With its distinctive silver minarets, the former Tampa Bay Hotel (now part of the University of Tampa) is part of 19th Century railroad baron Henry B. Plant's legacy in Tampa Bay

Our friends at the Tampa Bay History Center (@tampabayhistory) reminded us via Twitter that today's the day in 1883 that the South Florida Railroad arrived in Tampa Bay.

Railroad baron Henry B. Plant was to west Florida what his competitor, Henry Flagler, was to the cities along Florida's Atlantic Coast: His railroad tied Tampa Bay to the rest of the country over land, making this region a booming port town almost overnight. Tampa Bay wouldn't be what it is today without Henry B. Plant.

The most visible part of Henry B. Plant's legacy -- the former Tampa Bay Hotel, with its crescent-topped silver minarets -- has become an iconic part of the city's skyline.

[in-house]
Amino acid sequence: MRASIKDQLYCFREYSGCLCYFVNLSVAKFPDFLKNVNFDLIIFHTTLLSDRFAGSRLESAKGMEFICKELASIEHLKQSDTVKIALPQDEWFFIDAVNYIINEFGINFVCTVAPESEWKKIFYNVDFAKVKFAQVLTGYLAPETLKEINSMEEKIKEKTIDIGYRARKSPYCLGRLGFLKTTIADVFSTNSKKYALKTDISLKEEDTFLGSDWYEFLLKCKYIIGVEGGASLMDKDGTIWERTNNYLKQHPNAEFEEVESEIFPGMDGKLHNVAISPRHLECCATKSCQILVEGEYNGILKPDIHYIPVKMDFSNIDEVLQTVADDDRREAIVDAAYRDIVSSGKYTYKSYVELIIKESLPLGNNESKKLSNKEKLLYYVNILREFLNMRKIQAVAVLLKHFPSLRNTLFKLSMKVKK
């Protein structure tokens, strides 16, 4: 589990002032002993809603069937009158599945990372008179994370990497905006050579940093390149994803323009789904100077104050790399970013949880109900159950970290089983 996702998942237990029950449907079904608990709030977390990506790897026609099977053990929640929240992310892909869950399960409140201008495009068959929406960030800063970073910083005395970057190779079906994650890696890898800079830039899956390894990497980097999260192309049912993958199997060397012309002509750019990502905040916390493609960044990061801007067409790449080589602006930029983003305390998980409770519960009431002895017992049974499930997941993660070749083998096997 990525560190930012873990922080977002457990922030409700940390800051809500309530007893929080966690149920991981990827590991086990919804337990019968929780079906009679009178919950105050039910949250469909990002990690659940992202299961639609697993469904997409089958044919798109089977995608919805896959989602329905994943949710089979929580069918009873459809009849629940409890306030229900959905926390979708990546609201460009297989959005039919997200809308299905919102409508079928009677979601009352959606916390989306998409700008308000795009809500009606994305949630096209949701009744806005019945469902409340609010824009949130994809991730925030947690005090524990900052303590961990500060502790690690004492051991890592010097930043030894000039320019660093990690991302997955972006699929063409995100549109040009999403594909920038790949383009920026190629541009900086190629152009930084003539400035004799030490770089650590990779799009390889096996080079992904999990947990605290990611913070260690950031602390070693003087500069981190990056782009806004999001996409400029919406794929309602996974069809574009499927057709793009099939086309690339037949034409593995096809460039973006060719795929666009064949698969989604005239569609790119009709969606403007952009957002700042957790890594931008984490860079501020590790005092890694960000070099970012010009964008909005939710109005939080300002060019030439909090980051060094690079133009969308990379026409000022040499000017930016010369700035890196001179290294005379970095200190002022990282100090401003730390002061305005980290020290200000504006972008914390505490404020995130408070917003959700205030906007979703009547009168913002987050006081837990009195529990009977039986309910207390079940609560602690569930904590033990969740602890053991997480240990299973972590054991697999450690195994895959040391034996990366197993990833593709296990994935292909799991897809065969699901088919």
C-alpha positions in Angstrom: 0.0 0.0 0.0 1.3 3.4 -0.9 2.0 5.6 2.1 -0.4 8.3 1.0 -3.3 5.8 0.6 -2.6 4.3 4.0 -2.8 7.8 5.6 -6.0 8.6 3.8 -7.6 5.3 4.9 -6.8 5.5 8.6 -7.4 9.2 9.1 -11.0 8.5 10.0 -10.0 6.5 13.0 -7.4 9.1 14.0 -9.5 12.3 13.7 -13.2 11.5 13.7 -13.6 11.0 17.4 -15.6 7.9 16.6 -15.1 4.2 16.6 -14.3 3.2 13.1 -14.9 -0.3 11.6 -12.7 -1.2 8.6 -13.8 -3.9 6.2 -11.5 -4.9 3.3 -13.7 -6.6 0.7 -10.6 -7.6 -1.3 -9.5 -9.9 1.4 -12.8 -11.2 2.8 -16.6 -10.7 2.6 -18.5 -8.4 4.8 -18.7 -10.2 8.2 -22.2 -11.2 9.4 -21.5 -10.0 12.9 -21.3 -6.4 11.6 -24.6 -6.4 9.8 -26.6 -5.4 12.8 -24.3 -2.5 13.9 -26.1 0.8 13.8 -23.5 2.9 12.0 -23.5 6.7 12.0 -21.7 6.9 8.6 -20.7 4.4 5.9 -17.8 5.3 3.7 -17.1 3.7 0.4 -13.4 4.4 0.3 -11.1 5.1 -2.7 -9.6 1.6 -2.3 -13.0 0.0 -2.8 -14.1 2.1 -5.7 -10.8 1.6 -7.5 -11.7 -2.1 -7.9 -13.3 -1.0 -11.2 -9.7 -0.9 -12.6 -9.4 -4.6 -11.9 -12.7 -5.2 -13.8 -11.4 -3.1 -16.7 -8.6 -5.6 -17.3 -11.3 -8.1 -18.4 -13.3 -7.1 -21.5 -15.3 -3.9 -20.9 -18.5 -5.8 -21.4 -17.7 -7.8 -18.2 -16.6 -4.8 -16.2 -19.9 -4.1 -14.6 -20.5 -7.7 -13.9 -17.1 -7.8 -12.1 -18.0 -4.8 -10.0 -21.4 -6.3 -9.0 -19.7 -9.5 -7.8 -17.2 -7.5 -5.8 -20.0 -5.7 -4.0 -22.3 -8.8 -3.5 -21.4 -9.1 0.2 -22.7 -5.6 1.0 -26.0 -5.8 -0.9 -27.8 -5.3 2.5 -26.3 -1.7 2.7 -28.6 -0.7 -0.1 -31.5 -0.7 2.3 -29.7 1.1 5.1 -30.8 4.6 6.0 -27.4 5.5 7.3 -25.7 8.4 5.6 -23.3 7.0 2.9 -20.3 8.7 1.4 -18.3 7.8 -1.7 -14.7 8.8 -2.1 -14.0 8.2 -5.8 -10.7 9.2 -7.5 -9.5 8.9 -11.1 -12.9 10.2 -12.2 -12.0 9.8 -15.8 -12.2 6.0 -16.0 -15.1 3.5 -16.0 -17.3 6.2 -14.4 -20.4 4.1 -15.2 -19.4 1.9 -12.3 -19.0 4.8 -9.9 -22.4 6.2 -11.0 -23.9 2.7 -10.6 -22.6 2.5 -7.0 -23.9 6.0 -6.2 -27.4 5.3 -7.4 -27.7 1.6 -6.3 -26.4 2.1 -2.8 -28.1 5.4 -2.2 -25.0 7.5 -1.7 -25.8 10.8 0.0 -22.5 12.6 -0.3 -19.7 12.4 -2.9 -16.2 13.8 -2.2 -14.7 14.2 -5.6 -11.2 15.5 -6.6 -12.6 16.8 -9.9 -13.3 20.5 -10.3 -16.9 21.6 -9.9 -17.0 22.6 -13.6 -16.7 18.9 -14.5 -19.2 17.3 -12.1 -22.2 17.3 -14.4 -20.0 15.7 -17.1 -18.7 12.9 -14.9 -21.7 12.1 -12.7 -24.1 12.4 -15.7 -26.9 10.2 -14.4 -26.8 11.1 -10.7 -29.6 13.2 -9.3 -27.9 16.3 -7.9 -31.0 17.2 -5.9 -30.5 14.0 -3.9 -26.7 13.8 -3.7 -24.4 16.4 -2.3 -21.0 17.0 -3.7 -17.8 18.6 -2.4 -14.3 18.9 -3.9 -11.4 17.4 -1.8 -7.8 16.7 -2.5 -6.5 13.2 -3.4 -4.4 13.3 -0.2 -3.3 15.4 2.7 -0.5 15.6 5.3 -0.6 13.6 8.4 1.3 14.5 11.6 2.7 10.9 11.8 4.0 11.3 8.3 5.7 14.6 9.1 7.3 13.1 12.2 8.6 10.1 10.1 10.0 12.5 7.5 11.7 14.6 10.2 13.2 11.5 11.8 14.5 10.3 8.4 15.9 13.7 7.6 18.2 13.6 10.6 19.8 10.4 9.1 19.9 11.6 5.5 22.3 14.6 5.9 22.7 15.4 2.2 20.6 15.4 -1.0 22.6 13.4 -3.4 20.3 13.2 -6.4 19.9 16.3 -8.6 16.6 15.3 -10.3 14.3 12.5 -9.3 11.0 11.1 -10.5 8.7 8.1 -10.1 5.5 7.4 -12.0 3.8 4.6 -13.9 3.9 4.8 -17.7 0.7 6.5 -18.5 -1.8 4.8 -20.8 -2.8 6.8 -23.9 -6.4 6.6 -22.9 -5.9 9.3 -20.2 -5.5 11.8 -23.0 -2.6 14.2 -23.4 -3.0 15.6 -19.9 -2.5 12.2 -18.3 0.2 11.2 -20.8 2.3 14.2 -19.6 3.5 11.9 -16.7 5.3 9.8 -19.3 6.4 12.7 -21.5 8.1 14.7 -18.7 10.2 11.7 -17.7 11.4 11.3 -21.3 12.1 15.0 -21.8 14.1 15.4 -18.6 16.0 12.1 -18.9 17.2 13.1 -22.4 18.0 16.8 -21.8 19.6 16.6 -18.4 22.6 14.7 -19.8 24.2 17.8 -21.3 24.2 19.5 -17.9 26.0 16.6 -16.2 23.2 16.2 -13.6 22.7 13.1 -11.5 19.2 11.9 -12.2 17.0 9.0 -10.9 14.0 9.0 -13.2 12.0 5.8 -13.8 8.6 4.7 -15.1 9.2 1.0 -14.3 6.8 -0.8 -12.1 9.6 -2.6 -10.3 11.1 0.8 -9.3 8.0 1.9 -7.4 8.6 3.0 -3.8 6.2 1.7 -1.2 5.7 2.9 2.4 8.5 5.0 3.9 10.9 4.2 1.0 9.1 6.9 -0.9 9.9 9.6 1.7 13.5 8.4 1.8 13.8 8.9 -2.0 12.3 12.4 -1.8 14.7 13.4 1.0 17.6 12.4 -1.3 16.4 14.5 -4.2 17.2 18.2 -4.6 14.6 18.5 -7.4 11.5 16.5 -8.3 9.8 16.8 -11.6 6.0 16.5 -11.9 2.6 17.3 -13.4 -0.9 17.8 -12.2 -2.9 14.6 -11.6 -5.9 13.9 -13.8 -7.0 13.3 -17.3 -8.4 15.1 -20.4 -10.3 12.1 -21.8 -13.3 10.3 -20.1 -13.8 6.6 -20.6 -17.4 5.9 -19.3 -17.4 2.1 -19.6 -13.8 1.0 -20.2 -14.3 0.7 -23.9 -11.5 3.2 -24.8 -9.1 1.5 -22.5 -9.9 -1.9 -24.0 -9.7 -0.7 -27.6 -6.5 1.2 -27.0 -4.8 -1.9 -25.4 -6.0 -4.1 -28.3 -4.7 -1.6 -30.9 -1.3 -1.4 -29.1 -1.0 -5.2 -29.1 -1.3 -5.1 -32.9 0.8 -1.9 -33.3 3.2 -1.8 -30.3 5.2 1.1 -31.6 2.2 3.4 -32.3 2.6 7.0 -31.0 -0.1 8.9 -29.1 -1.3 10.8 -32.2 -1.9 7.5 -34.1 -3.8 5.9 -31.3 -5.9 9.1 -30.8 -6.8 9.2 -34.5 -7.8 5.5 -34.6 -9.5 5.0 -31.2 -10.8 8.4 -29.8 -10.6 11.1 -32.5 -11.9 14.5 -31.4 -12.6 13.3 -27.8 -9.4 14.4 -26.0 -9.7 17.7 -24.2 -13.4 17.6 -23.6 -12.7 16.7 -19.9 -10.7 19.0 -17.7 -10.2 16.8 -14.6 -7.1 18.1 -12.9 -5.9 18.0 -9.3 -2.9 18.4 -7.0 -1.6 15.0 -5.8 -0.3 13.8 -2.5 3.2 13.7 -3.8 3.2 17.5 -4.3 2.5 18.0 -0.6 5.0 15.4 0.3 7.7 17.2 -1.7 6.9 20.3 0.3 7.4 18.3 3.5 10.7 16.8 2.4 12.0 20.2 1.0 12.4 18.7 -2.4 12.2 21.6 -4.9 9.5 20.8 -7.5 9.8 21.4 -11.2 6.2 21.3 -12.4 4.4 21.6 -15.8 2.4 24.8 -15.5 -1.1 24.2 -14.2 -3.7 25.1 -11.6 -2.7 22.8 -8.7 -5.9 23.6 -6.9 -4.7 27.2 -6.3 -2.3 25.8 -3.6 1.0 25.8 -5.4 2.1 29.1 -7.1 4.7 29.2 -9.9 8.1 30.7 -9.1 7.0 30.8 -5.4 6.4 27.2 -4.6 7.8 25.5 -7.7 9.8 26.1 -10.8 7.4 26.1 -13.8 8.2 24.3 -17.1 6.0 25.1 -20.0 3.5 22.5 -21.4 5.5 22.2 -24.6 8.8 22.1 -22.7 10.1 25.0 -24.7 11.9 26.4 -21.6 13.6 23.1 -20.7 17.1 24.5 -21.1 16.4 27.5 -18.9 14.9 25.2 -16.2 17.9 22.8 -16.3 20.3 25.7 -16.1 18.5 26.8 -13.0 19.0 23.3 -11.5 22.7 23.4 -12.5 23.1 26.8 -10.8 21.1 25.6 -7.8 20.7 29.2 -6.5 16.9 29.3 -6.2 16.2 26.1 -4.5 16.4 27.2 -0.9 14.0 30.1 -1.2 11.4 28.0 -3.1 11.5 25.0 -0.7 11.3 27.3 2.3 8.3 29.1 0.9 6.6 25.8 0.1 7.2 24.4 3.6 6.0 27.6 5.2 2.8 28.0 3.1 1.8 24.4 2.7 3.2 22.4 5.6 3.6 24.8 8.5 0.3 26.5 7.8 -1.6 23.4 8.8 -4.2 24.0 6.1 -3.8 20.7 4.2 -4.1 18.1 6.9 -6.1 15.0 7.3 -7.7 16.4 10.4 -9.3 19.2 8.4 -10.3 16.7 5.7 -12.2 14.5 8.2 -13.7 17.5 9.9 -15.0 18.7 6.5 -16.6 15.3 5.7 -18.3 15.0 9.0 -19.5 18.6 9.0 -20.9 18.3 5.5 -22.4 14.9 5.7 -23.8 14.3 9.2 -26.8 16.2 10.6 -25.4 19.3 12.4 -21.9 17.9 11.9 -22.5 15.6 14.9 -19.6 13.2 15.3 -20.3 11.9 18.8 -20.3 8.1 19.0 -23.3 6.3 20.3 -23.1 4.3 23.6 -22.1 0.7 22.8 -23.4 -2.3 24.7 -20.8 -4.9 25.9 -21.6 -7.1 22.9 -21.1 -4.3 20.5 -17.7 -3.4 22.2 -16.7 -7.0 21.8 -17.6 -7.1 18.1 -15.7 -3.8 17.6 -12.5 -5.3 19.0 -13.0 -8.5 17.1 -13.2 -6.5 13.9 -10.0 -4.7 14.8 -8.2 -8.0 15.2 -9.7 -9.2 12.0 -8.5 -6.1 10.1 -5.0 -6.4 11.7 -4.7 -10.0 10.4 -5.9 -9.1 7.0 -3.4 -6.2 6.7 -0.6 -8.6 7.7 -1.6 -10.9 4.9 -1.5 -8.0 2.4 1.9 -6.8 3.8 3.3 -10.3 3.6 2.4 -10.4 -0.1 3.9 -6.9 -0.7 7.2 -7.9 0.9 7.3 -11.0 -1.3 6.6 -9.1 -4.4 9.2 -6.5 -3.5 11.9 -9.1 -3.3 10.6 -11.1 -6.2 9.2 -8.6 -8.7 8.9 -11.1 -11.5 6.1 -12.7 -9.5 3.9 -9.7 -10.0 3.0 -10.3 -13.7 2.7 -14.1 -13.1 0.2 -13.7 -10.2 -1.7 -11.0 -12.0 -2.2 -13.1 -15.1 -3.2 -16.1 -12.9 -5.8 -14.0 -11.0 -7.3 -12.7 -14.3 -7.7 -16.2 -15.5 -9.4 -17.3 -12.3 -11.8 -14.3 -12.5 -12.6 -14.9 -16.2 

More than a century ago, the Tampa Bay Hotel hosted Col. Teddy Roosevelt as he and his Rough Riders prepared to set sail for Cuba during the Spanish-American War.

Today, the restored Victorian-era building is part of the University of Tampa. But it also houses the Henry B. Plant Museum, which curates a collection of artifacts from the hotel's hey-day and tells the story of life in Tampa Bay at the turn of the 20th Century.

After you visit the museum, step across Kennedy Boulevard for lunch or coffee at the Oxford Exchange (@oxfordexchange), a unique and multi-faceted restaurant-coffeeshop-bookstore that restored and repurposed the hotel's old stables.

Teddy Roosevelt moved on from Tampa Bay after a few days, but Henry B. Plant continues to resonate in this city -- right down to the bust memorializing him on the Tampa Riverwalk's Historic Monument Trail. It sits across the Hillsborough River from his remarkable hotel.